Tragedy Witnessed by the 68th Entry Brats.
A DH110 Breaks up at 1952 Farnborough Air Show.
The DH110 was one of the new breed of aircraft that captivated the minds of young lads at the time. Swept back wings, delta wings, reheat, supersonic flight and sonic booms were new exciting concepts. Amongst our heroes were test pilots John Derry and Neville Dukes. Many schoolboys, like myself, were determined to get involved in this aircraft revolution and one way was to become an RAF Apprentice at Halton.
Unfortunately it was a group of these Apprentices, from the 68th Entry, that witnessed a tragic event involving the DH110. At the end of the day out to the Farnborough Air Show all the Apprentices arrived safely back at Halton. Sadly, the bus driver who took them had been killed.
The coach returning to Coventry with a group of Armstrong Siddeley apprentices had nine empty seats!
The Crowd Parted Like the Red Sea.
(But not fast enough!)
Thousands of spectators watched as a de Havilland 110 aircraft broke the sound barrier and then disintegrated in the sky above them and fell to earth.
Thirty-one people, including pilot John Derry, were killed. Dozens more were wounded at the Farnborough Air Show in Hampshire on 6 September 1952.
(John Derry had become the first British pilot to break the sound barrier, during a record attempt exactly four years before.)
After a delay test pilot Neville Dukes took off in a Hawker P1067 Hunter and diving from 40,000 feet over Salisbury Plain arrived with a very large double sonic bang. He then straightened, and swooped past in a victory-roll as a salute to a fallen friend.
The Press got it Wrong.
The Press and hence the general public were to blame a faulty engine for the
accident. The aircraft Derry had intended to fly had a history of over-heating
in one of the engines, but it was later revealed that this aircraft was u/s
(unserviceable) on the day.
So another aircraft was collected from Hatfield Airfield for the air show flight. It was this DH110 that broke up. Nothing to do with the engines and subsequent investigations showed that a wing had failed because it had only 64 per cent of its intended strength. A fact that was not realised at the time with the limited technology and knowledge available in those days.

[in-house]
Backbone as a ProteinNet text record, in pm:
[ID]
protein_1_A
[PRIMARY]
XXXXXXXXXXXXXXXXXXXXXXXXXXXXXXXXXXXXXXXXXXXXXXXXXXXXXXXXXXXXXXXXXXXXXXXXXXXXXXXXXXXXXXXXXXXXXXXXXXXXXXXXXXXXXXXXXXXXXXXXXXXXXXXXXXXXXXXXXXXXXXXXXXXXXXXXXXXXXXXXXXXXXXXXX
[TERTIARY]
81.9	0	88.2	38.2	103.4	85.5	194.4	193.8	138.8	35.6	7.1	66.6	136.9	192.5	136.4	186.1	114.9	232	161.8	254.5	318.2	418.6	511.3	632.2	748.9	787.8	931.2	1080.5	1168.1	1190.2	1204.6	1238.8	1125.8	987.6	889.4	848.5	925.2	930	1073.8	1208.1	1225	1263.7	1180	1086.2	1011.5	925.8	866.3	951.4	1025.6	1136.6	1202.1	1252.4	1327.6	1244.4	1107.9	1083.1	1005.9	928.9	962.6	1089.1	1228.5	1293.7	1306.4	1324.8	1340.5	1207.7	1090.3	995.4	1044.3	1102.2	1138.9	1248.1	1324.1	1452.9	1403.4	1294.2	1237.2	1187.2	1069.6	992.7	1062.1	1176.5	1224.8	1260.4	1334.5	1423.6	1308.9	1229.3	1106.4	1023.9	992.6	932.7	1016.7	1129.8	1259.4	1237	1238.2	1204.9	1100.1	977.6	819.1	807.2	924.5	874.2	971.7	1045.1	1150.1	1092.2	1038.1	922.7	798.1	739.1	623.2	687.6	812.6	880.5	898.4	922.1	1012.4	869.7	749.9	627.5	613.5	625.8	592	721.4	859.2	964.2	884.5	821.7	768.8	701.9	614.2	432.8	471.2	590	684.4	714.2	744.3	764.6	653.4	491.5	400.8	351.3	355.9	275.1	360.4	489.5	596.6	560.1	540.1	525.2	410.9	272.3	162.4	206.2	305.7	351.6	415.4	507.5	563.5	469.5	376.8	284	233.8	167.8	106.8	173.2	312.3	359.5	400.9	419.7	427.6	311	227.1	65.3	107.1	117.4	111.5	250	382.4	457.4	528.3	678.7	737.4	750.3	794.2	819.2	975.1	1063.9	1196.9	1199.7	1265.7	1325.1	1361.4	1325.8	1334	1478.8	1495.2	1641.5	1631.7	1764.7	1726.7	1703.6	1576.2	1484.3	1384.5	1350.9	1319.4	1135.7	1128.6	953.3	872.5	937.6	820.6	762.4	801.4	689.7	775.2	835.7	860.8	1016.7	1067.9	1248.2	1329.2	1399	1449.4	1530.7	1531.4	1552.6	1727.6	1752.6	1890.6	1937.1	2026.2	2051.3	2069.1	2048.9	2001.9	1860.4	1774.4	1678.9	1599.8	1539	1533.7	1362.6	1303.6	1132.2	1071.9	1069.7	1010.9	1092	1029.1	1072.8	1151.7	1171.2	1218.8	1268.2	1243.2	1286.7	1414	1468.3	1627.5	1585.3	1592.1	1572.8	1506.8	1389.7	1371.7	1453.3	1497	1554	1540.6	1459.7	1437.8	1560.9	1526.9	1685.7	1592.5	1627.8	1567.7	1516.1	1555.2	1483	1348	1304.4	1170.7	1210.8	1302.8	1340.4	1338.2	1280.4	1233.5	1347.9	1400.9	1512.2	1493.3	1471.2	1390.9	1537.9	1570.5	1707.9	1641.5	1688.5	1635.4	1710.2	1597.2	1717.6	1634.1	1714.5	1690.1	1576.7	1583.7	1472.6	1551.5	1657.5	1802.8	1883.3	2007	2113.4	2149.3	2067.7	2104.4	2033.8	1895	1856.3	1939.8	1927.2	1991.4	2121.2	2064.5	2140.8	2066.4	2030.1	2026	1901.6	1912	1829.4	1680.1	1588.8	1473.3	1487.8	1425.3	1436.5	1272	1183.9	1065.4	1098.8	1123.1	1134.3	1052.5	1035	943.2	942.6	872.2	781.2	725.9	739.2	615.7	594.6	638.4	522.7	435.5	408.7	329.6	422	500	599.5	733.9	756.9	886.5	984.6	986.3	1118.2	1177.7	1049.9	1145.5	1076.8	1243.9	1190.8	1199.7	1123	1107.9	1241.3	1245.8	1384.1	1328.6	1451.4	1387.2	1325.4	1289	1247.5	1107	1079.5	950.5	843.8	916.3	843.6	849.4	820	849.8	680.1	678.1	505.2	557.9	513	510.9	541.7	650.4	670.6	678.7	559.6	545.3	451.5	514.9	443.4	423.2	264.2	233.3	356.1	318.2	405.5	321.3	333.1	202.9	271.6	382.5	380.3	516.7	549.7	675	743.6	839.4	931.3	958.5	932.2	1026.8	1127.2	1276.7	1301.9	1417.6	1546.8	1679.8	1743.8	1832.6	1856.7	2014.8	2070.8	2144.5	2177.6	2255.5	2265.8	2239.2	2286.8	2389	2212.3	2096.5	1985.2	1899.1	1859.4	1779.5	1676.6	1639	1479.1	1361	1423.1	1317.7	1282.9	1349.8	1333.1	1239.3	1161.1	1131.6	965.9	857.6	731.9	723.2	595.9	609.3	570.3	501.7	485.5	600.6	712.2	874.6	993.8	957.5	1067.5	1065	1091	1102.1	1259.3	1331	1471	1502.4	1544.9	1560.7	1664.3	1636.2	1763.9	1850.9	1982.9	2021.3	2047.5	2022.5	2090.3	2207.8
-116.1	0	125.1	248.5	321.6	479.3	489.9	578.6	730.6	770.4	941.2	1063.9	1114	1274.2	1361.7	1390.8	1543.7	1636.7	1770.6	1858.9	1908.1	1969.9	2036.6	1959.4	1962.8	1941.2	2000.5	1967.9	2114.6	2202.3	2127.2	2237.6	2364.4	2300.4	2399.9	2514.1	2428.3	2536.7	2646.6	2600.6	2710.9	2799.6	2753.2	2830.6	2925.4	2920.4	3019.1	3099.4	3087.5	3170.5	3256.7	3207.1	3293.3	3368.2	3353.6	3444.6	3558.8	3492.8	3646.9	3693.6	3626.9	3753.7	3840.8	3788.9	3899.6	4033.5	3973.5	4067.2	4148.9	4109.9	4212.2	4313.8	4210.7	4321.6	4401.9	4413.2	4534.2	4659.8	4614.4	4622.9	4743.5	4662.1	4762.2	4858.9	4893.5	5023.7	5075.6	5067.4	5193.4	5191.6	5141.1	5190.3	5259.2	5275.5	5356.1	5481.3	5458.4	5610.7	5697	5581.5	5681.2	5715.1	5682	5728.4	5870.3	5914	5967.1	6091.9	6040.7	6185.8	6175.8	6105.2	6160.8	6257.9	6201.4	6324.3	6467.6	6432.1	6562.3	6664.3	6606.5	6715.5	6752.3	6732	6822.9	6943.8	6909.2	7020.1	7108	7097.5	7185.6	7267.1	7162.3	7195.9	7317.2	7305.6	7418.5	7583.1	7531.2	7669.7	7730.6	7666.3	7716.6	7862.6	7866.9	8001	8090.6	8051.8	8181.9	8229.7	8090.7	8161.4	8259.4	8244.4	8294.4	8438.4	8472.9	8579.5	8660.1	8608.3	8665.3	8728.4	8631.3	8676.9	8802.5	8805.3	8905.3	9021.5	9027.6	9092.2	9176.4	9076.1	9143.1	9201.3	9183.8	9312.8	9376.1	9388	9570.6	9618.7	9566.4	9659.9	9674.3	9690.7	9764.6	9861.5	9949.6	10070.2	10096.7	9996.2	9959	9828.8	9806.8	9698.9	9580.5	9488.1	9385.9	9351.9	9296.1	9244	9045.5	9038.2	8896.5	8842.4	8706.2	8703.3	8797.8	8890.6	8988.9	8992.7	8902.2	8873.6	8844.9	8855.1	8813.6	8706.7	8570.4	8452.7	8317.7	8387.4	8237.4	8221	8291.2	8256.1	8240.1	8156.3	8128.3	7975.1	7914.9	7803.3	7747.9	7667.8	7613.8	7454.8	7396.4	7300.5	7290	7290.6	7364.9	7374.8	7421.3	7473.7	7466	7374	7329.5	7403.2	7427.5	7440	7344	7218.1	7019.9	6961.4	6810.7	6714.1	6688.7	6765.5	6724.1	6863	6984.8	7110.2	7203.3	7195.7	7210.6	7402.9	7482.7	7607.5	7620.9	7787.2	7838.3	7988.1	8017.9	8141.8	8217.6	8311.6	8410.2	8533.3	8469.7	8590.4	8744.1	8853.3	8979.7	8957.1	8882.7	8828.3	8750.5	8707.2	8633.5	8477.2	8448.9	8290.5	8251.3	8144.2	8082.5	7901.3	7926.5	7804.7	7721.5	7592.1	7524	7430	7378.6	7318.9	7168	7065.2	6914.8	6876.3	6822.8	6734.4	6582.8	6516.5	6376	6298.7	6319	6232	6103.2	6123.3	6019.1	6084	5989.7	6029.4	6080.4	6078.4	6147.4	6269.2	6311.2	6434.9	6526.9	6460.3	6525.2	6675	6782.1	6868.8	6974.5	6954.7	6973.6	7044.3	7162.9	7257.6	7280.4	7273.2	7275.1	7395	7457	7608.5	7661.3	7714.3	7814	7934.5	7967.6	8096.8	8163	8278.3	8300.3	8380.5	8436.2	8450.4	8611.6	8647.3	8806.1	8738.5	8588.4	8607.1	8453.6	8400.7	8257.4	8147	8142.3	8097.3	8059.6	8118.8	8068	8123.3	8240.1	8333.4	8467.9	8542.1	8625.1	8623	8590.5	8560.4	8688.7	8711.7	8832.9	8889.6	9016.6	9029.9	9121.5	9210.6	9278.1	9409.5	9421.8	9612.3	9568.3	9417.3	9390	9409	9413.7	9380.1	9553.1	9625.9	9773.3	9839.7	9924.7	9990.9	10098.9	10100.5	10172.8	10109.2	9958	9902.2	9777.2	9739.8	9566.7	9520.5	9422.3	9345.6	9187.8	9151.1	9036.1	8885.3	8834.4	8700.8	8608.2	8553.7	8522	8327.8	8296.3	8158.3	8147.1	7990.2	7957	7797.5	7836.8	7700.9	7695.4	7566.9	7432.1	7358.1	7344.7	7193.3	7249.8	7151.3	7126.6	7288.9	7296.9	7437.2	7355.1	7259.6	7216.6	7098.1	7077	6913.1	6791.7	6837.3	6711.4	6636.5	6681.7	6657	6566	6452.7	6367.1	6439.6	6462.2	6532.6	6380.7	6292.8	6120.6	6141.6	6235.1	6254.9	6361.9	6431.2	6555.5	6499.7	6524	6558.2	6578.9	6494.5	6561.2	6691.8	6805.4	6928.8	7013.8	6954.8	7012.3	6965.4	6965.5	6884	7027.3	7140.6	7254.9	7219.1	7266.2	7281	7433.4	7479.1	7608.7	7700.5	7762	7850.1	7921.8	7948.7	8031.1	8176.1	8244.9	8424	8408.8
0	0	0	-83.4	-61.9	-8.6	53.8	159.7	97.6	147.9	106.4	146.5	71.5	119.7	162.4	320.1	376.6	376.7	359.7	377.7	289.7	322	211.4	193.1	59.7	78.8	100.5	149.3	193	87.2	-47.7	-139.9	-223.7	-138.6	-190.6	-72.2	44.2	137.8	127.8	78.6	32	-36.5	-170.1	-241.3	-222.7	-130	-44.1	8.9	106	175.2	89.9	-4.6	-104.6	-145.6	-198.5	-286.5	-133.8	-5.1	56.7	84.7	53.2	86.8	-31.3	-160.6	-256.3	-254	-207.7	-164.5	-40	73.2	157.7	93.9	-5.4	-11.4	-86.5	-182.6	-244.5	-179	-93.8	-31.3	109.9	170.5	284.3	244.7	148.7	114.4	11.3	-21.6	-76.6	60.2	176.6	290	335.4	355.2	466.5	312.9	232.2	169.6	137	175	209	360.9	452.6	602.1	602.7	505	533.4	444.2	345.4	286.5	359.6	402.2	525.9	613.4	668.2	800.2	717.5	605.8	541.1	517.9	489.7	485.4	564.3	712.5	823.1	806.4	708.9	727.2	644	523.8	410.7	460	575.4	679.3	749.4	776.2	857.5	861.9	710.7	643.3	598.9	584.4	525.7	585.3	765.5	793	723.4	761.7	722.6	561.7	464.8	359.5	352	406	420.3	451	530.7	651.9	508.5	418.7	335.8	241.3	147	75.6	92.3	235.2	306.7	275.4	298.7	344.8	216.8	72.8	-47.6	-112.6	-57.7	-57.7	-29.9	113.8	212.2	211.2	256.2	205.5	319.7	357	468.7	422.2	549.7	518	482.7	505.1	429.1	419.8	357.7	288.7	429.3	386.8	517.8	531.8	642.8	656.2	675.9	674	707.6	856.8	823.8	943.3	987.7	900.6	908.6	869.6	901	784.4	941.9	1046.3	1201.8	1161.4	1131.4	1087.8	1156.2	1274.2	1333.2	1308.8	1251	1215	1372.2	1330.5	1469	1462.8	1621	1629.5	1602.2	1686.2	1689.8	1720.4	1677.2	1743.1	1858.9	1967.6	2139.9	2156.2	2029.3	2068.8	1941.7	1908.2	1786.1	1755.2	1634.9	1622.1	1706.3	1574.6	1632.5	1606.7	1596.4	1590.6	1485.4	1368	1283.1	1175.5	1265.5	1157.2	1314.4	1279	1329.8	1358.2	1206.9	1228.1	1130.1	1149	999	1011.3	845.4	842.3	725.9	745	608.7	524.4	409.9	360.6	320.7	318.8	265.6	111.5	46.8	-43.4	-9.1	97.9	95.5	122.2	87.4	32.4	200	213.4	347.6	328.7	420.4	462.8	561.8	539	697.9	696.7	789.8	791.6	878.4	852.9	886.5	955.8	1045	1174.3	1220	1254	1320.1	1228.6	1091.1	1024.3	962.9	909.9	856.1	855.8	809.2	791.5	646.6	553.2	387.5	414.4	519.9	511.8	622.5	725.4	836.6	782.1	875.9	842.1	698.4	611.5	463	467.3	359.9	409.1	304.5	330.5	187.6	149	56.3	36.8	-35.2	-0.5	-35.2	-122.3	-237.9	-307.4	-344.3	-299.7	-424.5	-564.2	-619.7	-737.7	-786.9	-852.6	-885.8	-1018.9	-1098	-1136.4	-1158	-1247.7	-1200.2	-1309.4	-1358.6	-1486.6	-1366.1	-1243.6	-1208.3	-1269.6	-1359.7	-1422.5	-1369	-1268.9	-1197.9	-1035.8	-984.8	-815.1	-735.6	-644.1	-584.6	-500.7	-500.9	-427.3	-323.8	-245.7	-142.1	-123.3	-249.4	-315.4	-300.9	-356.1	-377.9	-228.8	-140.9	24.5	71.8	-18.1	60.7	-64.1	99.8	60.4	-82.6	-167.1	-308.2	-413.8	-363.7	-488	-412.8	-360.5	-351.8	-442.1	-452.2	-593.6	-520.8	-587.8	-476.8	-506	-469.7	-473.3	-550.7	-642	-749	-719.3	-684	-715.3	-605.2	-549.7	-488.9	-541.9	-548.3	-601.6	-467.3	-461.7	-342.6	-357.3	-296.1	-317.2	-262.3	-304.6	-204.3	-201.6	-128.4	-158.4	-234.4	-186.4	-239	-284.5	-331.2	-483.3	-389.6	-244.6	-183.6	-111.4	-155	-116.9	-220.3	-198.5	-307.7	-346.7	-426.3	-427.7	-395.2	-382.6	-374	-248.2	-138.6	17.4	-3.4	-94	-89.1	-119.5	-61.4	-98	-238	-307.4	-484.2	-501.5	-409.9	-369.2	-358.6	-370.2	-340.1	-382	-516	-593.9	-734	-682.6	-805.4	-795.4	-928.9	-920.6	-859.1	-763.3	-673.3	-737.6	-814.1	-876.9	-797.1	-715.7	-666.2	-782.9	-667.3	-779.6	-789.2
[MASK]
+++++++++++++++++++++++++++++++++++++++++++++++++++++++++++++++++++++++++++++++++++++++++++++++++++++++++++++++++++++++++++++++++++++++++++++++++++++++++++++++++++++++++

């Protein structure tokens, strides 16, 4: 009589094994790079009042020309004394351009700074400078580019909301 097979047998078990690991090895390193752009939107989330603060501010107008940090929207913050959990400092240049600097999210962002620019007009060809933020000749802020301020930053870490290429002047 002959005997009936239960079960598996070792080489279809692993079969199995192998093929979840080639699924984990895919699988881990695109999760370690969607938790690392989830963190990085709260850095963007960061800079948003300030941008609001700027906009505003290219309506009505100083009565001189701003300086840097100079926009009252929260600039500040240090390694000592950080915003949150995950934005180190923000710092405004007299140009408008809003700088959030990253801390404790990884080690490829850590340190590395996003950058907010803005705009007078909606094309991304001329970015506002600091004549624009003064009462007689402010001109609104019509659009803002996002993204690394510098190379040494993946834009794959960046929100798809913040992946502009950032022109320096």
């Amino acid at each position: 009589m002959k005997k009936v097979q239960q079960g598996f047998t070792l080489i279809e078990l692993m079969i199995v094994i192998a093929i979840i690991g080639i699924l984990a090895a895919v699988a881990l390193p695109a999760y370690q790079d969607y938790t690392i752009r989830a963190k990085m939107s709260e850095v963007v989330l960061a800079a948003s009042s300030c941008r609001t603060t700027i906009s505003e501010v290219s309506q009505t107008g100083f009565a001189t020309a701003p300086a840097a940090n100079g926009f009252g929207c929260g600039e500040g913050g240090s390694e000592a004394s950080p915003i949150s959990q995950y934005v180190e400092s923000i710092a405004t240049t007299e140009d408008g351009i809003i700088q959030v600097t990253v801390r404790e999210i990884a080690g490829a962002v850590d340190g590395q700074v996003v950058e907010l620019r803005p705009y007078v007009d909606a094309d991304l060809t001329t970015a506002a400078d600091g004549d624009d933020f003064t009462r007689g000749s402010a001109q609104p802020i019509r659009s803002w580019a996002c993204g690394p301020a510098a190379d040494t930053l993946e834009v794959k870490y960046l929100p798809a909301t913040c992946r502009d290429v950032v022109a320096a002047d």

Eyewitness Account from Dr. Donald Brown.
Dr Brown sent me the following information:
"I was not in the RAF but was at Farnborough in 1952 when the DH110, with John Derry as pilot, broke up. I was doing my national service in the RAMC at Crookham since I stated at my national service interview, I wanted to become a Doctor- which I did after I left the service. A friend Hunter and I were mad about aeroplanes and went to Farnborough that day.
"The press reports about the accident were wrong. Derry had broken the
sound barrier and had turned to fly over the crowd when one of the tail booms
broke off and the two jet engines broke away from the body and headed for the
crowd. The two Jet engines tore out of the fuselage and one landed in the crowd
behind us. Because we were in uniform, we had to stand round while they cleared
the bodies of 35 people away. Both of us were naturally upset as 18 year olds
and were sick later that night when we returned to barracks.
"Dr. Donald Brown "
Eyewitness Account from Tony Denton 72nd Entry.
In 1942 my family moved to Farnborough and I spent the next four years there, spending most of my free time with a pal who shared my interest in aeroplanes, of which there were many. Most were military, some were experimental, and some were captured German aircraft. I remember seeing some strange sights including a Cierva Autogiro, an Me262 which came over our house inverted with the pilot trying to open the hood (he failed), a ME235 (?), the one with a propeller front, and back and the asymmetric Heinkel reconnaissance aircraft. When the first jet engine was heard, our entire school class rushed outside and watched what I later learned was a DH Vampire flying over. After leaving there in 1946 I used to go back to visit my friend in the summer, and it was on such a visit in 1952 that we had watched a lot of the air show from the back corner of the airfield, close to Cove where he lived, and which turned out to be near where the DH110 fuselage settled.